From adversity to the realisation of my dreams

By By Scott Hoare, 5 June 2017 , Comments

In 2014, after having worked as a mining electrician since 2006 and living abroad for four years in Canada, I began pursuing my true passion of health and fitness. This began with a diploma of fitness and working as a personal trainer and strength and conditioning coach for a rugby team in San Diego. After the year in San Diego I returned to Sydney to begin pursuing my physiotherapy degree. Only days after the end of my first semester in 2016, I went to Coogee Beach in Sydney for a swim with my girlfriend. After several hours of the beach, many of which were spent in the water, I decided to go for one last swim and as I dived into the waves, hit my head on a sand bar breaking the C5 vertebrae in my neck. I immediately knew that I couldn’t move and was left floating face down in the water, hoping that someone had seen what had happened. Luckily for me, Angie, my girlfriend had seen everything and rushed to pull me from the water and summon for help. And so began the toughest time of my life and arguably one of the most intense and relentless battles a person can go through – quadriplegia.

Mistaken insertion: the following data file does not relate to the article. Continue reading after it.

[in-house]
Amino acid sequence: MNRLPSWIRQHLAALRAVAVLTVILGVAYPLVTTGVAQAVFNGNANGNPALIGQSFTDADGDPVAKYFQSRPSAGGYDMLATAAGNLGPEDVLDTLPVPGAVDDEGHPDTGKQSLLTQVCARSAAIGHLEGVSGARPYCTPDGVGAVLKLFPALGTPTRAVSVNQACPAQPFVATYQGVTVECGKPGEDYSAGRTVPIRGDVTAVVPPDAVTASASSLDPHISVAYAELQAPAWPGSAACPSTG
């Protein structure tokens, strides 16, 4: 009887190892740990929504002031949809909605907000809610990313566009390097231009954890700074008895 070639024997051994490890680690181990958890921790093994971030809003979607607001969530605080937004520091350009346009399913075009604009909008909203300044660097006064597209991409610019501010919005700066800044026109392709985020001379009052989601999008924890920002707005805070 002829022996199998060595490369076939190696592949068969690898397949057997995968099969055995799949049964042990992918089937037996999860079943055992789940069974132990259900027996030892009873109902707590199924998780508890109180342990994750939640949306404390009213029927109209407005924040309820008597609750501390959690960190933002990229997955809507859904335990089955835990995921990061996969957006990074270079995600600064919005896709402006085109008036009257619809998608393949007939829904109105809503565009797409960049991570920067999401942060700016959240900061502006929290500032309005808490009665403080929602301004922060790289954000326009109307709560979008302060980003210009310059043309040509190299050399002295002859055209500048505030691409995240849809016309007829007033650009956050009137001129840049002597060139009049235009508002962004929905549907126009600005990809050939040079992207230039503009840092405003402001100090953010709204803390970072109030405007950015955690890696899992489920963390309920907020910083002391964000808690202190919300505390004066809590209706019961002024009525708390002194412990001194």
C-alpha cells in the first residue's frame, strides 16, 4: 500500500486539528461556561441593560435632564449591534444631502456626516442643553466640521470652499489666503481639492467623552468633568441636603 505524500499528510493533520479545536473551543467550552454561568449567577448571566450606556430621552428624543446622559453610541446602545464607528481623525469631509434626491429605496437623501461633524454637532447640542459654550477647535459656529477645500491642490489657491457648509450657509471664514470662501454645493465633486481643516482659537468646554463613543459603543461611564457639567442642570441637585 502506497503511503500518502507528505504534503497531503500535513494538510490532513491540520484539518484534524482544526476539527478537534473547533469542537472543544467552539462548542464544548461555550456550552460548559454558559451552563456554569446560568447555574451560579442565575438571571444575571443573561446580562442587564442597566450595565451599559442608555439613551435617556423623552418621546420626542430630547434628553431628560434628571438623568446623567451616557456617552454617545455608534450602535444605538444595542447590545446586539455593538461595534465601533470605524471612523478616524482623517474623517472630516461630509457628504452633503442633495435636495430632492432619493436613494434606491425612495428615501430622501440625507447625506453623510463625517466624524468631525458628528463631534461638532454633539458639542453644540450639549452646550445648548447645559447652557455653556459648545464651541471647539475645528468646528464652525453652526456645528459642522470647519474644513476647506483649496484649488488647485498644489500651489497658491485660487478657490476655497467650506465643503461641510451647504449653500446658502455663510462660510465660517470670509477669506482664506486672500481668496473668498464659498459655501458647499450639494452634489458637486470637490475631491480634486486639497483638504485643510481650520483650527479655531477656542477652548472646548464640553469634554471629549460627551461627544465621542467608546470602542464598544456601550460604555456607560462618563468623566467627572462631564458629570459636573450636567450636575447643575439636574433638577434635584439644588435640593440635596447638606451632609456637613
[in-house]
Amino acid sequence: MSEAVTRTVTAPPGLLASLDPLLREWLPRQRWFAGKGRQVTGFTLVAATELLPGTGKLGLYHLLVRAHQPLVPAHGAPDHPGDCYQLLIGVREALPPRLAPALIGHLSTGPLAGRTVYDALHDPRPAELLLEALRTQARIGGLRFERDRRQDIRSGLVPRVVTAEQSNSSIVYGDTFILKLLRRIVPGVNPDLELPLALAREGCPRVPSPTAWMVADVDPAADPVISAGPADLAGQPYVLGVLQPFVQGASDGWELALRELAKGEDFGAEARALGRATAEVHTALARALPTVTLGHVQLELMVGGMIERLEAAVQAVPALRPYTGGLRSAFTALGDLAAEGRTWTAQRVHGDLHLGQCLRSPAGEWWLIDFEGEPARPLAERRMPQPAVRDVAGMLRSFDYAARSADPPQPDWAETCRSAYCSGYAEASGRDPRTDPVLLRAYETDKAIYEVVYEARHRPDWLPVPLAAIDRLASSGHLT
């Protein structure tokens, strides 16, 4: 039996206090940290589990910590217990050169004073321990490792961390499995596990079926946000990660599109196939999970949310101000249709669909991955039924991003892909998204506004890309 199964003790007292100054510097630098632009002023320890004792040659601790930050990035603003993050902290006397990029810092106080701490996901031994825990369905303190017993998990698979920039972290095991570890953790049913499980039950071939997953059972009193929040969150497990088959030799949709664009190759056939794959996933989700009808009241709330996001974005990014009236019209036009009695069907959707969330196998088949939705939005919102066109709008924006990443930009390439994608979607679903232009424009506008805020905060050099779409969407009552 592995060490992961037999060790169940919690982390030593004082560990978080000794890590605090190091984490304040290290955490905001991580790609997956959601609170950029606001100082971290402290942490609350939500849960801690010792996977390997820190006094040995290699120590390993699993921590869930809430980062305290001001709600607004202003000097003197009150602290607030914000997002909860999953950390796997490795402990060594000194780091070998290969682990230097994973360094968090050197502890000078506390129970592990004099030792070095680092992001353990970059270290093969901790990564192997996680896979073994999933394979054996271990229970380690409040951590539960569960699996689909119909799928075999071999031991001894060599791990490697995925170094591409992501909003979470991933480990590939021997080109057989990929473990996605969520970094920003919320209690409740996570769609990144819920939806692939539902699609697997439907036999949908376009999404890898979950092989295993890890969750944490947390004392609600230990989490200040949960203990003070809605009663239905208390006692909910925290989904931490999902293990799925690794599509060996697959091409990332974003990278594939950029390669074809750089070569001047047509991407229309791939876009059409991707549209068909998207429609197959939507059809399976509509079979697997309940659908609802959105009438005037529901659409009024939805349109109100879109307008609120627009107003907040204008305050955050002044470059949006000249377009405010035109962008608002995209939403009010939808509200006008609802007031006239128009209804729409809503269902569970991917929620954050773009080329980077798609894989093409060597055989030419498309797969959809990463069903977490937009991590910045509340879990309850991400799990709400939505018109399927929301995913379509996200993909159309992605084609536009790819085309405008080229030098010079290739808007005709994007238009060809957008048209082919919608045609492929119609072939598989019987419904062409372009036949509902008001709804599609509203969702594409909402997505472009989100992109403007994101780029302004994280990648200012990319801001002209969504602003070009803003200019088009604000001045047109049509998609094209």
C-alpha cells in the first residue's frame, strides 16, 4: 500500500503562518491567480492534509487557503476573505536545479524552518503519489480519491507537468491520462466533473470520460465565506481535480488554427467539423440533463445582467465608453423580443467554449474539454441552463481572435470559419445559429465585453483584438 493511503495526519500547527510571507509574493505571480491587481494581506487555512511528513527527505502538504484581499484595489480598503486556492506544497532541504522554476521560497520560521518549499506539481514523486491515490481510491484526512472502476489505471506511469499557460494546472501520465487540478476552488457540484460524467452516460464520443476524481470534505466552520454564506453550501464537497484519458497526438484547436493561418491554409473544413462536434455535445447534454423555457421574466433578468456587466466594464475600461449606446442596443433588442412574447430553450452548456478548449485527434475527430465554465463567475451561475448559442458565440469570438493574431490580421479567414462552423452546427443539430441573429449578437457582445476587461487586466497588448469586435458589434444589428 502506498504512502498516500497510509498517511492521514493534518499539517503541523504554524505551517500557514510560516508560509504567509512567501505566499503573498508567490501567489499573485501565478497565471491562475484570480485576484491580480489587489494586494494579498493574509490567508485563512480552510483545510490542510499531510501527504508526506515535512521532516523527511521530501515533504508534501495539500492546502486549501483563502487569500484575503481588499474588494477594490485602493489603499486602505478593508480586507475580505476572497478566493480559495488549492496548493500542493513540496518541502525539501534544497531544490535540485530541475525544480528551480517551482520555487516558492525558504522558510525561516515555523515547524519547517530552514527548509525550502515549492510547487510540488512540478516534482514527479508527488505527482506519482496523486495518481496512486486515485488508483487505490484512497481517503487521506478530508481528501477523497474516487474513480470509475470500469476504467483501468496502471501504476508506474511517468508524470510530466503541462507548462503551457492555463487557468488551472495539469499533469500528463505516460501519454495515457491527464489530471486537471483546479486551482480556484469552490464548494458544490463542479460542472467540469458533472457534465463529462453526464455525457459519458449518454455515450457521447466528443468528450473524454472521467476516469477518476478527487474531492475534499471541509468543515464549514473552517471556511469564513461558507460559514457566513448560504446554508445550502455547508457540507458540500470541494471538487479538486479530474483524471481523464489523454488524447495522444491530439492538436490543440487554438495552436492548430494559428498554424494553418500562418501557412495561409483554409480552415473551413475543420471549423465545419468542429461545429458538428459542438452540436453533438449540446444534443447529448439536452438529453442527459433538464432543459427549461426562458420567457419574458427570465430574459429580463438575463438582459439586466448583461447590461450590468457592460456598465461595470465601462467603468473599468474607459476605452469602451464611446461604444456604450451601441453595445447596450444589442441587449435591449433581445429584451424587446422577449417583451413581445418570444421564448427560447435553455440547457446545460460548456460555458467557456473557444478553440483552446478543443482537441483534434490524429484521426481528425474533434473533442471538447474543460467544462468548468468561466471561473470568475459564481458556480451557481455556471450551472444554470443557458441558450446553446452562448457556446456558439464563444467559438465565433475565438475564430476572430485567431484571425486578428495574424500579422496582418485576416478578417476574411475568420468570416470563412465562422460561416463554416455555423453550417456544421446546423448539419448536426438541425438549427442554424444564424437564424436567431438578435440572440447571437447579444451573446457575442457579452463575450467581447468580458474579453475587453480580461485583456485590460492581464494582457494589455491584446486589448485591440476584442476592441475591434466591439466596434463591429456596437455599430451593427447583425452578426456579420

After two weeks in ICU and two weeks in acute spinal rehab, it was time to begin my physical rehab. Coming from my physical background and long training history set me up perfectly for the determination, commitment and never say die attitude that is required to succeed after a high level spinal cord injury. After two months of rehab and only three months from the accident, I decided that this condition would not stop me from pursuing my previous goals and I returned to university for the start of my next semester, having not missed one day. It was a difficult choice but one that I’m glad I made, as having something other than myself to focus on during the long days in rehab was a blessing. Adjusting to university life after the accident was hard, though through use of the Gregory and Dolores scholarship, I was able to fund the equipment necessary for me to bridge the gap. I gained access to voice-activated software, microphones and mouse devices easily operated even through use of two non-functioning hands.

I’m now almost finished my second semester of University and my first after the accident, while still living in rehab. Although it has been a tough transition to make, it is one that I’m extremely grateful to have had the opportunity to make. The realisation of your dreams can be a tough ask after suffering adversity and the resultant disability, though with the help of others and your own grit and perseverance, it is something that is achievable for anyone. I extend my warm gratitude to the folks at Northcott and hope to do them proud in my future endeavours and study.

If you use a wheelchair for mobility and would like find out how a Gregory and Dolores Farrell Scholarship could assist you to achieve your educational goals Click here.


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